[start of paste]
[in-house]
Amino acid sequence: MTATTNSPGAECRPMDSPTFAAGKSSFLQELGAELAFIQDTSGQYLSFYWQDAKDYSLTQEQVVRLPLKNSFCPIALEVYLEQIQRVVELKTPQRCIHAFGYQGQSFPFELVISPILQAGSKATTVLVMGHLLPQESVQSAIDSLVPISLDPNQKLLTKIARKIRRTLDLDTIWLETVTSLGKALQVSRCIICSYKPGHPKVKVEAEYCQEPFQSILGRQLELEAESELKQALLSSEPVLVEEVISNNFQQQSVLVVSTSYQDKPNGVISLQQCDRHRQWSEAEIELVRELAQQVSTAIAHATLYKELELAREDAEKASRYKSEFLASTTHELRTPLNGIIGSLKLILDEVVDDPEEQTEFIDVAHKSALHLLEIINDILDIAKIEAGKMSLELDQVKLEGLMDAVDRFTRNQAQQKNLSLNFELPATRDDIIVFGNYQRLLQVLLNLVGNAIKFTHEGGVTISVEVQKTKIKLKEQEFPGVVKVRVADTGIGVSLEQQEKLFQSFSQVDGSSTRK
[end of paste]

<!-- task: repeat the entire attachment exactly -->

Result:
[in-house]
Amino acid sequence: MTATTNSPGAECRPMDSPTFAAGKSSFLQELGAELAFIQDTSGQYLSFYWQDAKDYSLTQEQVVRLPLKNSFCPIALEVYLEQIQRVVELKTPQRCIHAFGYQGQSFPFELVISPILQAGSKATTVLVMGHLLPQESVQSAIDSLVPISLDPNQKLLTKIARKIRRTLDLDTIWLETVTSLGKALQVSRCIICSYKPGHPKVKVEAEYCQEPFQSILGRQLELEAESELKQALLSSEPVLVEEVISNNFQQQSVLVVSTSYQDKPNGVISLQQCDRHRQWSEAEIELVRELAQQVSTAIAHATLYKELELAREDAEKASRYKSEFLASTTHELRTPLNGIIGSLKLILDEVVDDPEEQTEFIDVAHKSALHLLEIINDILDIAKIEAGKMSLELDQVKLEGLMDAVDRFTRNQAQQKNLSLNFELPATRDDIIVFGNYQRLLQVLLNLVGNAIKFTHEGGVTISVEVQKTKIKLKEQEFPGVVKVRVADTGIGVSLEQQEKLFQSFSQVDGSSTRK